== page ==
Developers rejoice

Eclipse Oxygen.1a is out — with support for Java 9 and JUnit 5

JAXenter Editorial Team

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Oxygen.1a update release is now available for download. The most noteworthy things available in the Oxygen.1a are definitely the Java 9 and JUnit 5 support. If you want to know more about the IDE improvements, you’re in luck: Holger Voormann has created a video to help you navigate easily through all the changes.

Oxygen.1a (now available for download) is here and it comes bearing gifts — namely support for Java 9 and JUnit 5.

Eclipse support for JUnit 5

If you are using an Eclipse workspace where you were running your JUnit 5 tests via @RunWith(JUnitPlatform.class) in Eclipse without JUnit 5 support, JUnit 4 will be the test runner in their launch configurations.

Before you execute these tests in Eclipse with JUnit 5 support, you should either change their test runner to JUnit 5 or delete them so that new launch configurations are created with JUnit 5 test runner while running the tests:


For more details, check out the update instructions.

Eclipse support for Java™ 9

Mike Milinkovich, the Executive Director of the Eclipse Foundation, told us three months ago that “the JDT team has worked hard on building great Java 9 support for Eclipse Oxygen” and revealed that this is his favorite highlight in Eclipse Oxygen.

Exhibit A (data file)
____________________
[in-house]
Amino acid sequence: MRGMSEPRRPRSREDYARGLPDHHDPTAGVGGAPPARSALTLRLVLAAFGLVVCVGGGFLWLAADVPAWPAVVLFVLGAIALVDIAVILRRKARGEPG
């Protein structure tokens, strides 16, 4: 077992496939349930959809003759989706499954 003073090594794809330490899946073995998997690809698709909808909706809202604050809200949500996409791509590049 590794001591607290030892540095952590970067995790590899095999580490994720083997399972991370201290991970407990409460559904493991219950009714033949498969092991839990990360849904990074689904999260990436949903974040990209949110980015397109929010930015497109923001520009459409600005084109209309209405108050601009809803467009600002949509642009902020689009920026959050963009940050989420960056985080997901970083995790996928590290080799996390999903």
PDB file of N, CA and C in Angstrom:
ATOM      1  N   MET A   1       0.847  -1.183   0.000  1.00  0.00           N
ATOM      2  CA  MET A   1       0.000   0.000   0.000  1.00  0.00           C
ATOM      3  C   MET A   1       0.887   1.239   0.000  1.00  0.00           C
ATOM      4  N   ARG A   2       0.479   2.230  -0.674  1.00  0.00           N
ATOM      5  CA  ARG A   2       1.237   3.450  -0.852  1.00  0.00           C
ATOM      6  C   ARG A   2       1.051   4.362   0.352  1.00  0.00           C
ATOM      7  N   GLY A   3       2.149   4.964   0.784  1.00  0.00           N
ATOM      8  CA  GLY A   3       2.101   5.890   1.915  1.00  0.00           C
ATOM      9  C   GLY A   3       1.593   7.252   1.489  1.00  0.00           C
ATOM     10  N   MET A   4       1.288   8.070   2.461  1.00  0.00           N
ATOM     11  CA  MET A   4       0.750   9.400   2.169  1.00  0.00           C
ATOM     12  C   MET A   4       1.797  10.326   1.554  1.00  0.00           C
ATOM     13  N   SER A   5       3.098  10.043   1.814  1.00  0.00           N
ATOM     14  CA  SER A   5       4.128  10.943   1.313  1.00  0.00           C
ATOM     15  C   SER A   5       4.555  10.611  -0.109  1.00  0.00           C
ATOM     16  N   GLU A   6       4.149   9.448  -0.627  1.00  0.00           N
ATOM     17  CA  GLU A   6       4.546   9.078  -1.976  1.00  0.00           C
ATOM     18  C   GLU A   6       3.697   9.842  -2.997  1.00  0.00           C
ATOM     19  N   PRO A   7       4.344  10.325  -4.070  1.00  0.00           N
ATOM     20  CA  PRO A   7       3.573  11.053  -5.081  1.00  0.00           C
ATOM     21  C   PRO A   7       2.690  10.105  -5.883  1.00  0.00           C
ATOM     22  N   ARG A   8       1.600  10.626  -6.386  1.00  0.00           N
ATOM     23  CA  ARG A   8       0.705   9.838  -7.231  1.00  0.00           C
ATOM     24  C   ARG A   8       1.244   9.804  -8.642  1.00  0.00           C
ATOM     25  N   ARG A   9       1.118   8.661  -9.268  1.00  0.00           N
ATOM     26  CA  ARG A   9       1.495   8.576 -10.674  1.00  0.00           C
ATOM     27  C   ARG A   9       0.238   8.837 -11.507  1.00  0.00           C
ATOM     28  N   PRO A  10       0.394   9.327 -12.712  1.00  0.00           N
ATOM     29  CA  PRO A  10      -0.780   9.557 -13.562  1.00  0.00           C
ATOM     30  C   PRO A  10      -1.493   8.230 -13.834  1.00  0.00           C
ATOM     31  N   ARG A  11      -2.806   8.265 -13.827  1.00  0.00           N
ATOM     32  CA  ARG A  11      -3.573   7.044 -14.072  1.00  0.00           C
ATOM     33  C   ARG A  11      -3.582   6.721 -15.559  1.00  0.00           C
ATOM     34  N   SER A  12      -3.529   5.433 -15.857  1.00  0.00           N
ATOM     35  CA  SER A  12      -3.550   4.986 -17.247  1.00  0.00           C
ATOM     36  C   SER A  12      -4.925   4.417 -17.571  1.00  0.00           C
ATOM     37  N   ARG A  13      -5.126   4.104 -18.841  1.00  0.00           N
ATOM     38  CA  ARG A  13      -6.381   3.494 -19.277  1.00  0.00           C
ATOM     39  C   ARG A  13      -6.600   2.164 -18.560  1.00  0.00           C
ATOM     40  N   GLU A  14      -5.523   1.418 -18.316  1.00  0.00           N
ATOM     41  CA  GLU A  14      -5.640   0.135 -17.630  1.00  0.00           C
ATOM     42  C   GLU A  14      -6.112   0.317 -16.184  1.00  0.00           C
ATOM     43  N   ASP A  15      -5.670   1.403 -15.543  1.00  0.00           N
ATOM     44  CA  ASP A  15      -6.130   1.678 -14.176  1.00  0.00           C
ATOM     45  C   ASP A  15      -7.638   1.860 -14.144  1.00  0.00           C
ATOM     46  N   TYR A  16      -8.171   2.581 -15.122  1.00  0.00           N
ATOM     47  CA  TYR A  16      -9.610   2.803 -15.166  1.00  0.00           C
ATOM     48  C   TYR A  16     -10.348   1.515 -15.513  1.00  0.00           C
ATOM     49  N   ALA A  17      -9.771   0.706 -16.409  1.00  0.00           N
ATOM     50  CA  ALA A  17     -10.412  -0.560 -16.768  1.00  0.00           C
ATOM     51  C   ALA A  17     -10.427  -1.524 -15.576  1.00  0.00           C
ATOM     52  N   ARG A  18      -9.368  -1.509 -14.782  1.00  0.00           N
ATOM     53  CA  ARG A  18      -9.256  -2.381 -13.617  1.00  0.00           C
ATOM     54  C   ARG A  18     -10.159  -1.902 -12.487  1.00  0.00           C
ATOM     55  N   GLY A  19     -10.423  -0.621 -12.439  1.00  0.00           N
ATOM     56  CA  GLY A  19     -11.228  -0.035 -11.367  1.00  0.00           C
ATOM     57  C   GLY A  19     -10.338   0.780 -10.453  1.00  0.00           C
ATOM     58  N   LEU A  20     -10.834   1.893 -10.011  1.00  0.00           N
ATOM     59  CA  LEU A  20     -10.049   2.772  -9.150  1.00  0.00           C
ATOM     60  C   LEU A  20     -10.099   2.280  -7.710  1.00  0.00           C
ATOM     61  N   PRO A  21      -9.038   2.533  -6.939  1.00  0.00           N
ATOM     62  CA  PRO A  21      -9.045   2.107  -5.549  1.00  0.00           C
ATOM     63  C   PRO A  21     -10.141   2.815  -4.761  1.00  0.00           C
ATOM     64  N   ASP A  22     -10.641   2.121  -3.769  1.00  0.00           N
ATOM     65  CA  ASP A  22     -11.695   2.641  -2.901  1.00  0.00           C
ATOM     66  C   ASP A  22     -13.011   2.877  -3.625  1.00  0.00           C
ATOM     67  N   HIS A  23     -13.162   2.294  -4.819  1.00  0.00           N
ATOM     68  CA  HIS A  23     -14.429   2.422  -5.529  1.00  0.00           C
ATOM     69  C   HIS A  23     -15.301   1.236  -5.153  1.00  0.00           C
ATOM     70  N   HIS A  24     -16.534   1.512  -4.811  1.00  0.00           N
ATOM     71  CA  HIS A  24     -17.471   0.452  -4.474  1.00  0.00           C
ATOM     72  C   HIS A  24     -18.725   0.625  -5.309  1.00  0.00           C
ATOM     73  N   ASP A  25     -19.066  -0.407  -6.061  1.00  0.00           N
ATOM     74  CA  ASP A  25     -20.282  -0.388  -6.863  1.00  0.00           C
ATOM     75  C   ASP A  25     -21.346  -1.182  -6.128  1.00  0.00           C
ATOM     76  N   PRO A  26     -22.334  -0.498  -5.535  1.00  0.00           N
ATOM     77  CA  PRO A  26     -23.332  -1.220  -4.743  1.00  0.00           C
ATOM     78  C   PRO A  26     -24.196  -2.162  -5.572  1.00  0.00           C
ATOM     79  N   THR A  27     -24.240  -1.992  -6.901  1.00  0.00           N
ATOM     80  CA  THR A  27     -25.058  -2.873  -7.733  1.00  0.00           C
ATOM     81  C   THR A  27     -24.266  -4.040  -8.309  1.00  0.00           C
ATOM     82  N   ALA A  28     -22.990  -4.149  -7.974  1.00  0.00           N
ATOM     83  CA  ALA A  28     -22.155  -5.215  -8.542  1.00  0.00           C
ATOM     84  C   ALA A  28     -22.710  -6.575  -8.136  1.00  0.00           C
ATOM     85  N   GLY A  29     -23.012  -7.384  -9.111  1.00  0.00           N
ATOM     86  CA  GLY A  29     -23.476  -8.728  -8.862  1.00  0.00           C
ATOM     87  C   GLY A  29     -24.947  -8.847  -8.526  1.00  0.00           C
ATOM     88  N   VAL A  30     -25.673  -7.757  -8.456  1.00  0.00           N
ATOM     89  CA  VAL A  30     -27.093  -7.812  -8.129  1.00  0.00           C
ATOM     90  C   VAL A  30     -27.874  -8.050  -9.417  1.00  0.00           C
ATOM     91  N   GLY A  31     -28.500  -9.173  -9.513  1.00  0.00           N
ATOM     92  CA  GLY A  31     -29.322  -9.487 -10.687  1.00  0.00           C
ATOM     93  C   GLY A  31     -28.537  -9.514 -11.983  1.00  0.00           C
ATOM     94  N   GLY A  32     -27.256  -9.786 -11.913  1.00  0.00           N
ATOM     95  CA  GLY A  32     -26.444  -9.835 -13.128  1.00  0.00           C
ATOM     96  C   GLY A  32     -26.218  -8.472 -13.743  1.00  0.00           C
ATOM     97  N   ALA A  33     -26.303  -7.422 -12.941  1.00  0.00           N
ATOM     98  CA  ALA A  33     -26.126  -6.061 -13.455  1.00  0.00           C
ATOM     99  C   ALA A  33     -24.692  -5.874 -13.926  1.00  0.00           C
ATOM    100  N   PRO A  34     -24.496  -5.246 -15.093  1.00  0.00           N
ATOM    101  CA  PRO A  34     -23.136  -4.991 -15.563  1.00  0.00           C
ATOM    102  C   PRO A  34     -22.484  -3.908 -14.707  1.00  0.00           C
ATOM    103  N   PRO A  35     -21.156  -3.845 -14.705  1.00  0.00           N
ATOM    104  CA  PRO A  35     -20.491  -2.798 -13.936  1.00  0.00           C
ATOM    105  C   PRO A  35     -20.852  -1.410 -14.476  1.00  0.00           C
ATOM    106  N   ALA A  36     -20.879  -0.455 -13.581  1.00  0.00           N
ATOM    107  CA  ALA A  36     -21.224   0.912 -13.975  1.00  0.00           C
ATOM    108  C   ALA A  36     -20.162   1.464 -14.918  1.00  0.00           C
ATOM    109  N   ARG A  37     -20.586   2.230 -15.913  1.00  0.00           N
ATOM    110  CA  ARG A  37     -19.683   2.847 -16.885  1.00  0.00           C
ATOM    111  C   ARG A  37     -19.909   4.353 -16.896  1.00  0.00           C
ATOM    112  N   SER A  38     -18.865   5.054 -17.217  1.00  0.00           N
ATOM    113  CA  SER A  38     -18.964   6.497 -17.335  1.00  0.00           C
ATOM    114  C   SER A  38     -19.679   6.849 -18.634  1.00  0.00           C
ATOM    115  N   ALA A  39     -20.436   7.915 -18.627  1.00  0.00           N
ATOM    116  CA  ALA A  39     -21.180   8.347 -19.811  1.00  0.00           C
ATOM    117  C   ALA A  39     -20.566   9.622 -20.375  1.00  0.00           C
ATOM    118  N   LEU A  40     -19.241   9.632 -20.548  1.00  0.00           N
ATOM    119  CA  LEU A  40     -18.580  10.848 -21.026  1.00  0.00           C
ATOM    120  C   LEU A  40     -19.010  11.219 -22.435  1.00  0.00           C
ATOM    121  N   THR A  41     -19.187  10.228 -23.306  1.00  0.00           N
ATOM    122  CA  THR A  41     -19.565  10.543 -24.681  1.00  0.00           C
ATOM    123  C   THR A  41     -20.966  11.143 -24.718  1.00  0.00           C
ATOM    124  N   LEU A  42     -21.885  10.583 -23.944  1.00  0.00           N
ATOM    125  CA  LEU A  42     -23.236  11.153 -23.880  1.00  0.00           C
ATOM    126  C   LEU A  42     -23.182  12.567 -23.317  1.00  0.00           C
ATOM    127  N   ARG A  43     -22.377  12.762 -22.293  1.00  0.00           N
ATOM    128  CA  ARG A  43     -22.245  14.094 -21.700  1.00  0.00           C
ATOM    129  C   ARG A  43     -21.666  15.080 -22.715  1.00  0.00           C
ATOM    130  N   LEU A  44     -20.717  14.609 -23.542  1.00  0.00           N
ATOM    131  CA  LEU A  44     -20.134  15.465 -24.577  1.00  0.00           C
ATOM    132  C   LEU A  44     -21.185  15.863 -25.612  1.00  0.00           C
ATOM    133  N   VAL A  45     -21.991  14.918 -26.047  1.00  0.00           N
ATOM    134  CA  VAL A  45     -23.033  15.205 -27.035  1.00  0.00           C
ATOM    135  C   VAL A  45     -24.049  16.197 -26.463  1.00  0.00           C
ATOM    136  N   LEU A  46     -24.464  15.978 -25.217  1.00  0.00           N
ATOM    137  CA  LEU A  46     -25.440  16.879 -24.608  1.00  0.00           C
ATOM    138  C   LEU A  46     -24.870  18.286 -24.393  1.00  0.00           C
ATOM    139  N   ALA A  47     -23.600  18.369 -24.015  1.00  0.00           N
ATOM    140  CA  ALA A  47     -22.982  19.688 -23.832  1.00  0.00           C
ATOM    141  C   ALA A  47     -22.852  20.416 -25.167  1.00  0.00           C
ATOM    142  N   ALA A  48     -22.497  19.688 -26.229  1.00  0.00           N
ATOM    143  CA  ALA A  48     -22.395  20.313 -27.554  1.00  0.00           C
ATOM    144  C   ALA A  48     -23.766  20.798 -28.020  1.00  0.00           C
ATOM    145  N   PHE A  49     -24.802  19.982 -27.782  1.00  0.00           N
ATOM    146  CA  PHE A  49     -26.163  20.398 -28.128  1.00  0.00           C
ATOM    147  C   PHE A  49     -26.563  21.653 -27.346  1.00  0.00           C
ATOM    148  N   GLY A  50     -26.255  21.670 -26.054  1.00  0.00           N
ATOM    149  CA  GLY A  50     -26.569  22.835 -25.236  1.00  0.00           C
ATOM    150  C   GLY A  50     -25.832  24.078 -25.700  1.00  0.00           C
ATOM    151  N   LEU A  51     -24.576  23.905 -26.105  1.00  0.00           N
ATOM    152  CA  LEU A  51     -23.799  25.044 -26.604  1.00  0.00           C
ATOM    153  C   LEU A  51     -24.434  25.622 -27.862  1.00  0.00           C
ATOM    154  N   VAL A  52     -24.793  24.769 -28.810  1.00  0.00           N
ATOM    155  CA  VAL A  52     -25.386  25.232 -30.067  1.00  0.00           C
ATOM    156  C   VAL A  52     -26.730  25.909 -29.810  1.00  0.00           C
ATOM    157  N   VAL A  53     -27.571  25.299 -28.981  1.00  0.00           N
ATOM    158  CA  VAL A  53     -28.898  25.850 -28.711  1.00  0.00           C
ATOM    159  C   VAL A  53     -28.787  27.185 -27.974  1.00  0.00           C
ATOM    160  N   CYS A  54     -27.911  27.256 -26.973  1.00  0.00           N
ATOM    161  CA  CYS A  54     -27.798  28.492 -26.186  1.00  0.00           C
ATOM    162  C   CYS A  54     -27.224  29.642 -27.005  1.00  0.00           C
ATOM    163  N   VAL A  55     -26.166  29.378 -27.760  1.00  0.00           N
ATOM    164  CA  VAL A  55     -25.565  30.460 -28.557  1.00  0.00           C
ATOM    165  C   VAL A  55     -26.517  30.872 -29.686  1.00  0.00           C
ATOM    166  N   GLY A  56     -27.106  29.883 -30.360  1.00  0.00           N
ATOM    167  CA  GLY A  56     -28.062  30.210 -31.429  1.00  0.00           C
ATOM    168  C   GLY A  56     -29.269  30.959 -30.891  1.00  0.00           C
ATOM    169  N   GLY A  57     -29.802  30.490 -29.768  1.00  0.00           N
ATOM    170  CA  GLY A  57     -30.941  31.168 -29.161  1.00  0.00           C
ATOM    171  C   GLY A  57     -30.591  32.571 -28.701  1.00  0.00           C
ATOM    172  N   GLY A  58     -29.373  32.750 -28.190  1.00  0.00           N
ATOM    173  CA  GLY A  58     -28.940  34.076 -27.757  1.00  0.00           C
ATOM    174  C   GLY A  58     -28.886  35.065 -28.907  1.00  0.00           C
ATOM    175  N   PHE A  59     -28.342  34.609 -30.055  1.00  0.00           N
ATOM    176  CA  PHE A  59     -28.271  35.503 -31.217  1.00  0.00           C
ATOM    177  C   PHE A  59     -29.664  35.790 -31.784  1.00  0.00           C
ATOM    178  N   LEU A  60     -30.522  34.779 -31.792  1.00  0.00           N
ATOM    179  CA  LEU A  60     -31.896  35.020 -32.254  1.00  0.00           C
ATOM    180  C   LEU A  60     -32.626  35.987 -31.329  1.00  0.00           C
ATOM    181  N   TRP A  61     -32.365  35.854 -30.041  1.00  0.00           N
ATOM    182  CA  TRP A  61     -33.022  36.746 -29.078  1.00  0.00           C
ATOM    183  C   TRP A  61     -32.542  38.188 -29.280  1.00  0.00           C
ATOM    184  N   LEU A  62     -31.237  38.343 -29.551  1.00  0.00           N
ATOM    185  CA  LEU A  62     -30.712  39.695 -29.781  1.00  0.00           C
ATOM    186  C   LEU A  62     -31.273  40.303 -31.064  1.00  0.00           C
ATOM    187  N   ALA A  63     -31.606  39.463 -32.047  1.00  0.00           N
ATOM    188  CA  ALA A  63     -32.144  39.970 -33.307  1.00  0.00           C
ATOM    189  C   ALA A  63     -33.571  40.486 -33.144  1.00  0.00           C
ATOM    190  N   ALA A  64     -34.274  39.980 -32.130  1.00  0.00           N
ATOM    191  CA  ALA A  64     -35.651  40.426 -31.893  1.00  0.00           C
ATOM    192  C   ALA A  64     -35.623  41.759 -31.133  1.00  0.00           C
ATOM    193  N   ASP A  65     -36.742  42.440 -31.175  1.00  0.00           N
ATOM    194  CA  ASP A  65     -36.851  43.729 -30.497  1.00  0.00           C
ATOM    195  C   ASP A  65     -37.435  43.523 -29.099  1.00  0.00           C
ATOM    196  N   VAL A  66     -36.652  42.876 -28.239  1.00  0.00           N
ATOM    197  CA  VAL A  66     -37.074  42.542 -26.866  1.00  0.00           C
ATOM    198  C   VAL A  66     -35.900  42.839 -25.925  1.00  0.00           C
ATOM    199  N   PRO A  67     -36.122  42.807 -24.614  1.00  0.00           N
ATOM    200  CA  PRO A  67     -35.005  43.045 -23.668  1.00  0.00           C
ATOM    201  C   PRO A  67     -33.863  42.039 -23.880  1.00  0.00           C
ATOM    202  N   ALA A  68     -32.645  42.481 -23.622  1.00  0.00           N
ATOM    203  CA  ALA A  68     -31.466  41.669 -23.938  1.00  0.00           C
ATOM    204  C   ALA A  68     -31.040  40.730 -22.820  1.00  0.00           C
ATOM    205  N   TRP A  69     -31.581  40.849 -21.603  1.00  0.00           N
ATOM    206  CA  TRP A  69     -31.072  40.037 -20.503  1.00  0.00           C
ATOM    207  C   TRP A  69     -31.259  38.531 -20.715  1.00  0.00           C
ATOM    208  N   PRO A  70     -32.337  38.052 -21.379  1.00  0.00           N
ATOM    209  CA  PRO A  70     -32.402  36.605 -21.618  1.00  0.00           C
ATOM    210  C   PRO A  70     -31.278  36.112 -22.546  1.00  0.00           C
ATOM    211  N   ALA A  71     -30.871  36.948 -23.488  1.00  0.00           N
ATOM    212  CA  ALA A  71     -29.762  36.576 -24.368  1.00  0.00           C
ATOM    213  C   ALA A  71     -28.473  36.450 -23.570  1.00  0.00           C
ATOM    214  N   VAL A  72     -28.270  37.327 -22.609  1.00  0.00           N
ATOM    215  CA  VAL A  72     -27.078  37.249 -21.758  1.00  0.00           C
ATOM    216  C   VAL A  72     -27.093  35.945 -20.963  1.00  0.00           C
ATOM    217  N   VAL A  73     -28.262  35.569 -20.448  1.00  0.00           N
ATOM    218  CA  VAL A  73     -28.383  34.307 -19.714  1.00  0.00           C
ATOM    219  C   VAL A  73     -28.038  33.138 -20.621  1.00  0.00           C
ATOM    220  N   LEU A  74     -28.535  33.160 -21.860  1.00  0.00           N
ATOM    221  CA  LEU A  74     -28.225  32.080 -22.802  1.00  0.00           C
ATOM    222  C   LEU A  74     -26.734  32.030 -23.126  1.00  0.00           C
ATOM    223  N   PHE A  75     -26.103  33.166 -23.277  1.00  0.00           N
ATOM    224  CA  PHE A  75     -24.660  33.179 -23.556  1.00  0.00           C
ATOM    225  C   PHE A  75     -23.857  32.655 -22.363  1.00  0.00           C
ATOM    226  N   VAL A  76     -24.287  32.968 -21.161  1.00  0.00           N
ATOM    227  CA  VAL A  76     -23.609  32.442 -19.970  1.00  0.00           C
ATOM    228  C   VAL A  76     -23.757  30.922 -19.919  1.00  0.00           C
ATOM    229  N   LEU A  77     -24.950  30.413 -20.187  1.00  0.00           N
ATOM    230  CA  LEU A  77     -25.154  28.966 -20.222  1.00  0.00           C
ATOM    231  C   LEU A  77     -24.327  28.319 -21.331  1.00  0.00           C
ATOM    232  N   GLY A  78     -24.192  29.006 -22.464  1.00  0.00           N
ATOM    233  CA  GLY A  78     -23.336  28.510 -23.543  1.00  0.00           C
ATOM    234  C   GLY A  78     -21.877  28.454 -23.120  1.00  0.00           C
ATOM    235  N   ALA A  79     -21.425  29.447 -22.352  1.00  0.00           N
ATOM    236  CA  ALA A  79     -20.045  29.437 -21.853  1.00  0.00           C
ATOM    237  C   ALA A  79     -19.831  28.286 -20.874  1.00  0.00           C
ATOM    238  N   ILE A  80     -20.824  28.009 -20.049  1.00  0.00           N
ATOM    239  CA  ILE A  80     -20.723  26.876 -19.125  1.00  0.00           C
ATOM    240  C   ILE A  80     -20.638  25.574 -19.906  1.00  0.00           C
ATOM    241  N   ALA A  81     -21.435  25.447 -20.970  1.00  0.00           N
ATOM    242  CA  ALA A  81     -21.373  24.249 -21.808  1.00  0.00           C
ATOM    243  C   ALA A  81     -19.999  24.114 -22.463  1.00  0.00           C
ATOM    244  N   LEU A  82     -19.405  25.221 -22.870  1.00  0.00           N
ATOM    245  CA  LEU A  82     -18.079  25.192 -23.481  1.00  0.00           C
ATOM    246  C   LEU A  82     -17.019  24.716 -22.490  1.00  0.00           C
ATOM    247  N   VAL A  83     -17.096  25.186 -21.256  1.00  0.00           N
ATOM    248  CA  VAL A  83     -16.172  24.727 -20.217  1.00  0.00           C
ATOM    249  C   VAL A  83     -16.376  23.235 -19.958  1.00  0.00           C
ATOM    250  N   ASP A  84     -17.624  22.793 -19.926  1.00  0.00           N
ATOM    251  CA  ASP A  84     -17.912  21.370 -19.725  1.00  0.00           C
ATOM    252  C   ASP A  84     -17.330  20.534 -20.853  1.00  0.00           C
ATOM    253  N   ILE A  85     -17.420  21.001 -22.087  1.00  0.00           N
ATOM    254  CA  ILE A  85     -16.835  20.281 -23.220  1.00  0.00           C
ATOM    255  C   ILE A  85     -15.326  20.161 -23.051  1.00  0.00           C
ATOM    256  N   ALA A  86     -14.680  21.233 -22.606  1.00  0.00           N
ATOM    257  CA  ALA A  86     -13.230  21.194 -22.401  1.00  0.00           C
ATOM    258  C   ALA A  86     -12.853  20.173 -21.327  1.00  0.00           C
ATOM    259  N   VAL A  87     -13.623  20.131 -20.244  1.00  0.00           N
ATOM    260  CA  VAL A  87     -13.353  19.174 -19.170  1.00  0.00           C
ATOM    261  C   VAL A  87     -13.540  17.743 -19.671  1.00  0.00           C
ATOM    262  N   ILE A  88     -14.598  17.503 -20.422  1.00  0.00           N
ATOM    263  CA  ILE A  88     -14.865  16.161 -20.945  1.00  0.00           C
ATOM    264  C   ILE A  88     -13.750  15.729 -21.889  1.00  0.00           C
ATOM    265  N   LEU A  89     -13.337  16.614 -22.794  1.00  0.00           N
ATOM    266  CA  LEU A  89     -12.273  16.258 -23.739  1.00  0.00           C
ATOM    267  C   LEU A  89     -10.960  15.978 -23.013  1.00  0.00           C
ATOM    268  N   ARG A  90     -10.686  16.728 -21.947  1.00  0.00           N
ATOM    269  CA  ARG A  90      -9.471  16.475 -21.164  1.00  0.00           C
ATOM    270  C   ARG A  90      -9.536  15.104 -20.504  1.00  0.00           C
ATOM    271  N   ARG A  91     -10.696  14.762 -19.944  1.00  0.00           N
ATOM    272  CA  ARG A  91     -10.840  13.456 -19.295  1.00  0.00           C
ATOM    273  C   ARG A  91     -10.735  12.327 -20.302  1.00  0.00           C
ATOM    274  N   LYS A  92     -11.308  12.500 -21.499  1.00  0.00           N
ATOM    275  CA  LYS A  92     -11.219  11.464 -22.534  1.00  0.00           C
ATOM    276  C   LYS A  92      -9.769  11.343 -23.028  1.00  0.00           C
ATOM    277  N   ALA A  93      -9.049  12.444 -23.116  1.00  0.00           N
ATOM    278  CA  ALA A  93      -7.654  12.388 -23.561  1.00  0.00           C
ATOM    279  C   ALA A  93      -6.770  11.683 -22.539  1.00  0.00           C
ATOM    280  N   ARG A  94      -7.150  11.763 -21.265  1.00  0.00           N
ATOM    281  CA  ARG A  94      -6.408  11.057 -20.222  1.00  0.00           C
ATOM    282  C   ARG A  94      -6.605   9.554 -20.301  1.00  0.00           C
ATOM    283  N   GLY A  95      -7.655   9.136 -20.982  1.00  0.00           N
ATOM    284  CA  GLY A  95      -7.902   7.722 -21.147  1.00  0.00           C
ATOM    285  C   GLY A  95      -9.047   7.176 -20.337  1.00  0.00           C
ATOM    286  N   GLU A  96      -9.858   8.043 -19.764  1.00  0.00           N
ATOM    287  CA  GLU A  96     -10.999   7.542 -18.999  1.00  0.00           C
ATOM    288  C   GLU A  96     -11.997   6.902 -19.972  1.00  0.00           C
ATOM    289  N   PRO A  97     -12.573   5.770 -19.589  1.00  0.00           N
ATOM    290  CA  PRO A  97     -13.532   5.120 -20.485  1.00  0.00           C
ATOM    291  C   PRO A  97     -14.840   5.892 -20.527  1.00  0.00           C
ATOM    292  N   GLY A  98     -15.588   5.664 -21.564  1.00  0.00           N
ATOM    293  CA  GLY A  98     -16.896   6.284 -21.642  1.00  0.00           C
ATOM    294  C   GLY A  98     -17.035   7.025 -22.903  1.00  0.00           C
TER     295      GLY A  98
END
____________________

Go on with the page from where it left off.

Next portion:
Read the entire interview here.

Now that Java™ 9 is here, JDT fully supports it:

  • The Eclipse compiler for Java (ECJ) implements all the new Java 9 language enhancements
  • Updated significant features to support Java Modules, such as compiler, search and many editor features.

Keep in mind that you don’t have to run Eclipse with Java Runtime 9 to get the Java 9 support. However, a Java runtime 9 is required to be on a project’s build path to compile a modular project against the system modules.

Let’s see what this all means:

  • When a Java Runtime 9 is added to a project’s build path, the system modules are listed under the System library in the package explorer:

  • An existing non-modular Java project can be quickly converted to a module by creating a for that project. This feature can be availed once the project has been moved to compliance 9:

  • With Java 9 support, a library or a container can now be added to the module path as opposed to the classpath:

  • Once a module has been added to a project’s module path, its encapsulation properties can further be modified by clicking on the Is Modular option and editing the Module properties. The following example shows how module can can be made to export its packages in the context of the current Java project:

  • Java search now includes a new search scope – Module:

See also the News for Eclipse Oxygen.

If you want to know more about the Oxygen.1a IDE Improvements (Java 9, JUnit 5, General, Gradle and PHP), Holger Voormann‘s video will definitely come in handy.

Eclipse Oxygen includes a number of improvements for functionality and performance. If you want to revisit some of the impressive new upgrades for the general IDE, Java, and Git, check out this article.

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